HHS alums to enter Bethel College Hall of Fame

Hillsboro High School graduates David Kuo and Lonnie Isaac will be inducted into the Bethel College Sports Hall of Fame on Saturday as members of the 1989-1990 Bethel College tennis team.

That team captured the school’s first Kansas Collegiate Athletic Conference championship.

The title proved to be the first of 10 consecutive conference titles for the Threshers and broke a 26-year championship dynasty by Bethany College.

That season, the Threshers finished the regular season with a 15-2 overall dual record and 7-0 in the KCAC. They also finished fourth at the National Association of Intercollegiate Athletics District 10 tournament and were coached by Marty Ward, KCAC coach of the year.

Kuo, a 1987 graduate of HHS, was a four-time letter winner for the Trojans and three-time state qualifier. While at Bethel from 1987-1991, Kuo played at No. 5 and No. 6 singles as well as No. 2 doubles.

Kuo’s record while at Bethel was 68-44 through his junior season. His four-year record was unavailable.

Kuo’s record during the 1989-1990 season was 21-7 in singles and 19-8 in doubles, earning him honorable-mention All-KCAC honors that season.

Kuo also earned the Bethel College Team Leadership Award as well as the Most Improved Player Award.

After graduating from Bethel in 1991 with a bachelor’s degree in natural sciences, Kuo attended medical school at Kirksville, Mo., and earned his master’s in business administration at Loyola-Chicago.

He completed his radiology residency in Chicago and is a radiologist in Las Vegas, Nev., at Steinberg Diagnostic Medical Imaging, the largest out-patient facility in the nation.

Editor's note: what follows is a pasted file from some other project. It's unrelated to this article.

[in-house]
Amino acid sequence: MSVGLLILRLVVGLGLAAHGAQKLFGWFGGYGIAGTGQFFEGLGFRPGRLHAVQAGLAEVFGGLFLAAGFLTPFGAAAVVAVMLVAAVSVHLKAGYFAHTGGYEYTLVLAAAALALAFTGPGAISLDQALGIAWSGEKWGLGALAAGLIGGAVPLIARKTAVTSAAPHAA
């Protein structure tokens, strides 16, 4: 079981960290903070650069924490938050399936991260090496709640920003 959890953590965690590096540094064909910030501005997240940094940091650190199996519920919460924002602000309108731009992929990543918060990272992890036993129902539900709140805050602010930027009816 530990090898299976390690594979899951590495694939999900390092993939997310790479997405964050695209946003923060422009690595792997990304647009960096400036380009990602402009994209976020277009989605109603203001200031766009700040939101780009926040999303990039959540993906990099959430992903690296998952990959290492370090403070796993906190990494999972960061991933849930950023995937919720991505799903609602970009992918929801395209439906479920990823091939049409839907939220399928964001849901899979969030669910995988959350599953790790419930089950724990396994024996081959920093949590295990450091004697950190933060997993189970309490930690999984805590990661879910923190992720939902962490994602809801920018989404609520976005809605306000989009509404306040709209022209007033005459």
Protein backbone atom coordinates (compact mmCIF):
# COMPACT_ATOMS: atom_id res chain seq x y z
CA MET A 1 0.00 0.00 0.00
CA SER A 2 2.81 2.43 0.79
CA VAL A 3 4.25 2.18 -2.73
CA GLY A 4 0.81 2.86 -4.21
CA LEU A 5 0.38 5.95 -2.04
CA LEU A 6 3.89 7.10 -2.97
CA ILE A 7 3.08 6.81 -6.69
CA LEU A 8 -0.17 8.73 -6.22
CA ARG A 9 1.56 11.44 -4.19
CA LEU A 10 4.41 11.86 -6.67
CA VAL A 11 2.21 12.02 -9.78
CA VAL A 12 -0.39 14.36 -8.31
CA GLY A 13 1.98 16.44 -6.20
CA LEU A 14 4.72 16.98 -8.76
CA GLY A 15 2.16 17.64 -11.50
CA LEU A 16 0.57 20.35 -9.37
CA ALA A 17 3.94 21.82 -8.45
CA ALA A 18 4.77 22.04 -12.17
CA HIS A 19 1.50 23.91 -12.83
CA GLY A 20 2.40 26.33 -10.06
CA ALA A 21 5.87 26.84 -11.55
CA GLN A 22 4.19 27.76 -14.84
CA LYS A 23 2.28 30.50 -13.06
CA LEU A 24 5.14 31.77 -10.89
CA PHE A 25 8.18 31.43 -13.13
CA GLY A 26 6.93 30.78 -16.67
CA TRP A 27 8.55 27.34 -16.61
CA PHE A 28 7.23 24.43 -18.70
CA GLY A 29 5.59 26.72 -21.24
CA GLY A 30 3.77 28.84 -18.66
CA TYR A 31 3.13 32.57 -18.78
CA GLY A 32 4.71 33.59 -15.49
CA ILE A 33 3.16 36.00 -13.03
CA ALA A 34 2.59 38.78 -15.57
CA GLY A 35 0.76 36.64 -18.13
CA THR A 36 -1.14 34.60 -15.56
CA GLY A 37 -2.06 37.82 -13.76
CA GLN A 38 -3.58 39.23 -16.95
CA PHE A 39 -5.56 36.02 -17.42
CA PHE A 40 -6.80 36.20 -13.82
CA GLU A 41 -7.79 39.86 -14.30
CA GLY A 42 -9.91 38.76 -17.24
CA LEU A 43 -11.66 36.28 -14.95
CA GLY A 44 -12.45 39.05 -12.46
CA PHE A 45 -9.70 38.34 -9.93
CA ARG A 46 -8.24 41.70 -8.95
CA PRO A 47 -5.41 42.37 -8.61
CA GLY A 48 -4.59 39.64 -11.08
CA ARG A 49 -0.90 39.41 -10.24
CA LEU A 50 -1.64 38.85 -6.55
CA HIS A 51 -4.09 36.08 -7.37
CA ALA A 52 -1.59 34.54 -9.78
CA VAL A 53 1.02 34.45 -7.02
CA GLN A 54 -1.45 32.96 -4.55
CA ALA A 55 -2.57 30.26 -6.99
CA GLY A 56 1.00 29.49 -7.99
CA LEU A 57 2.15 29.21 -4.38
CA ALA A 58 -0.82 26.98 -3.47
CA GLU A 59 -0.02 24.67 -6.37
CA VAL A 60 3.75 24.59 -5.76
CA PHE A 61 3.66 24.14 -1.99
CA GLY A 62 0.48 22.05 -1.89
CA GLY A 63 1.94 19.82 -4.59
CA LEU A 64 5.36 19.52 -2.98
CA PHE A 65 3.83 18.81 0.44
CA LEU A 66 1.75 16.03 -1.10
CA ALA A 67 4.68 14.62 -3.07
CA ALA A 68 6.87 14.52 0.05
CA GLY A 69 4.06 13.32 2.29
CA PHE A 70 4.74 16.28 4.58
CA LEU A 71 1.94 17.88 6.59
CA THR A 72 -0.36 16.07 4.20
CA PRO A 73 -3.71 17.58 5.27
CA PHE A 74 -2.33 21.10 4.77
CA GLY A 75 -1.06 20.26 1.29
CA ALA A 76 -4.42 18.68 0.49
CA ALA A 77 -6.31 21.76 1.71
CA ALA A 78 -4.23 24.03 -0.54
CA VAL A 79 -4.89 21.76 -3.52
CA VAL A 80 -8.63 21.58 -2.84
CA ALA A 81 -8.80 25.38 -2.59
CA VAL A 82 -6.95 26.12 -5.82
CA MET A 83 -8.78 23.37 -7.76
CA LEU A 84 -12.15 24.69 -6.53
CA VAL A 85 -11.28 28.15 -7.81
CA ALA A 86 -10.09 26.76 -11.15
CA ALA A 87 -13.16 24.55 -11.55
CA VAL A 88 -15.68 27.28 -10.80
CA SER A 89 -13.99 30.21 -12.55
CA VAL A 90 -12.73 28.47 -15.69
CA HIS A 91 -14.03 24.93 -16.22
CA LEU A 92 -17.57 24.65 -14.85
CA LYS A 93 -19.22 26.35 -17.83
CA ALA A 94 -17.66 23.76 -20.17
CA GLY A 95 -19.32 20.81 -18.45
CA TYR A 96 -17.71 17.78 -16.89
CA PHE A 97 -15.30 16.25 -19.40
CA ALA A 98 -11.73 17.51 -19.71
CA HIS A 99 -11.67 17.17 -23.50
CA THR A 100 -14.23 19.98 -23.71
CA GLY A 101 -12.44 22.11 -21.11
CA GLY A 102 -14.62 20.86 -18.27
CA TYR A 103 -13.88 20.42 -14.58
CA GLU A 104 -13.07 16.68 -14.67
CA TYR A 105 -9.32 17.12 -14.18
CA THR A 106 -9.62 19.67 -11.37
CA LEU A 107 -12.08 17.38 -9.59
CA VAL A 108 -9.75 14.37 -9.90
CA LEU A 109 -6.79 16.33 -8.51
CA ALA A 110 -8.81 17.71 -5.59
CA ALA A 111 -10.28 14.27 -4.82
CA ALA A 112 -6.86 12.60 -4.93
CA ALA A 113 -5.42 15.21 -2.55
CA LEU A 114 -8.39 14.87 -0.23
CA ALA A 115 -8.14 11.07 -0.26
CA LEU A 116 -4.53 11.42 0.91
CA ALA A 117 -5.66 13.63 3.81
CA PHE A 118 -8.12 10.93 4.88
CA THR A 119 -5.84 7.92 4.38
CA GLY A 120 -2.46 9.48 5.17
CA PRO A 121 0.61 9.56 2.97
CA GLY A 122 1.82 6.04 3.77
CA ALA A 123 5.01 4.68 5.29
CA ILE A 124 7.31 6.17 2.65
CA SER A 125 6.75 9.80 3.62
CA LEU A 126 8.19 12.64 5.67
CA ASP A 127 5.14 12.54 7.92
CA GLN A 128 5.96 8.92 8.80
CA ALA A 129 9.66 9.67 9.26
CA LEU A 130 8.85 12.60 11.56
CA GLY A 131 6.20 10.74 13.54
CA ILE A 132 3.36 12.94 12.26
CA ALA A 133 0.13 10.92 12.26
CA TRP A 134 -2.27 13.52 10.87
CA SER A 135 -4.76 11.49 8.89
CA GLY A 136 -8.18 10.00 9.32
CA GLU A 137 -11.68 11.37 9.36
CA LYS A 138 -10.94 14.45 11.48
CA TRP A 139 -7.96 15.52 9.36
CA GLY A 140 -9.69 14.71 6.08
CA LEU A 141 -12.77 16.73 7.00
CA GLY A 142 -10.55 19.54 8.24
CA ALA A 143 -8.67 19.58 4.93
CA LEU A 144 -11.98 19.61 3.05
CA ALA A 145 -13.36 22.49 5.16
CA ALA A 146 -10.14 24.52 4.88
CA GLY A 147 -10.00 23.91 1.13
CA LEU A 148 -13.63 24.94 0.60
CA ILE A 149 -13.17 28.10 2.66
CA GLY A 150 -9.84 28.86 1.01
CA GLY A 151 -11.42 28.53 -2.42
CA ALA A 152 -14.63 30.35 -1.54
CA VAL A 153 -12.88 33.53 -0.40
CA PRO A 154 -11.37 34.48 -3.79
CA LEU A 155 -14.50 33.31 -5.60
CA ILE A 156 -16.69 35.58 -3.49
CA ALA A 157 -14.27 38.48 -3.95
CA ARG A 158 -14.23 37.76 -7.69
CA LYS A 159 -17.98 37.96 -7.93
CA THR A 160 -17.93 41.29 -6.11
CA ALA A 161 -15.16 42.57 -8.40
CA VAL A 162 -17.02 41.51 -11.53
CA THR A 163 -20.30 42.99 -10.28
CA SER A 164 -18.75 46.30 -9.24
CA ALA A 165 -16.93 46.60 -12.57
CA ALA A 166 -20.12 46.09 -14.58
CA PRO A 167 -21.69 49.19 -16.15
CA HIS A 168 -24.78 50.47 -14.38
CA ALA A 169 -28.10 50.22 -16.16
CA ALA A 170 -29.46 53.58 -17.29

Kuo said his decision to attend Bethel College was simple.

“I chose Bethel because it was close to home and because of its Mennonite background,” he said from his home in Las Vegas.

He said his time at Bethel College helped mold his ideology for his current career path.

“Bethel College was a good experience and I’d do it again, no matter what,” he said.

Kuo and wife Bess are expecting the arrival of their first child.

Isaac, a 1989 graduate of HHS, attended Bethel from 1989-90 and 1991-93.

Isaac was a two-time state qualifier for the Trojans, finishing fourth at regionals his junior year and ninth in the state before claiming the regional title his senior year and finishing sixth at state.

While at Bethel, Isaac played No. 5 singles and No. 3 doubles.

Isaac compiled a career record of 79-47 at Bethel, including a 13-13 singles record and a 21-6 doubles record-highest percentage on team-in 1989-90.

After graduating from Bethel in December 1993 with a degree in health, physical education and recreation, Isaac coached tennis for a year at Wichita Collegiate before heading back to his hometown, where he was tennis coach at his alma mater for six years.

Isaac is in his fourth year as head coach of the Tabor College tennis program as well as directing the intramural program and the Campus Recreation Center and teaching activity classes.

Isaac coached the Bluejays to a men’s conference title in 2002 and said he feels his time at Bethel has helped him achieve success at Tabor.

“Coach Ward was in his fifth year before we won the first title, so I realize it takes time to build a solid program,” Isaac said. “My time at Bethel and what I learned from Marty is the amount of hard work and dedication it takes to be a good player.

“The level of athlete, the amount of work the athlete has to put in and the dedication you have to show at this level in all sports is a huge jump from high school.”

Isaac and wife Tracy have two children, Tessa and Rhain.

Isaac said Bethel has inducted players with more talent into the Hall of Fame, but this team had something others didn’t.

“We just worked extremely hard,” he said. “The coach and other players would say that, too.”

Being inducted as a team is gratifying for both men.

“It caps off a feeling of real accomplishment and it’s obviously a great honor,” Isaac said. “Just to be recognized by the school in a sport like tennis that doesn’t always get recognized is great.

“It’s really special we’re going in as a team because this recognizes we put our individual goals aside for the betterment of the team.”

Kuo agreed.

“A lot of times tennis is an individual sport, so to be able to do this as a team just kicks it up another notch,” he said.

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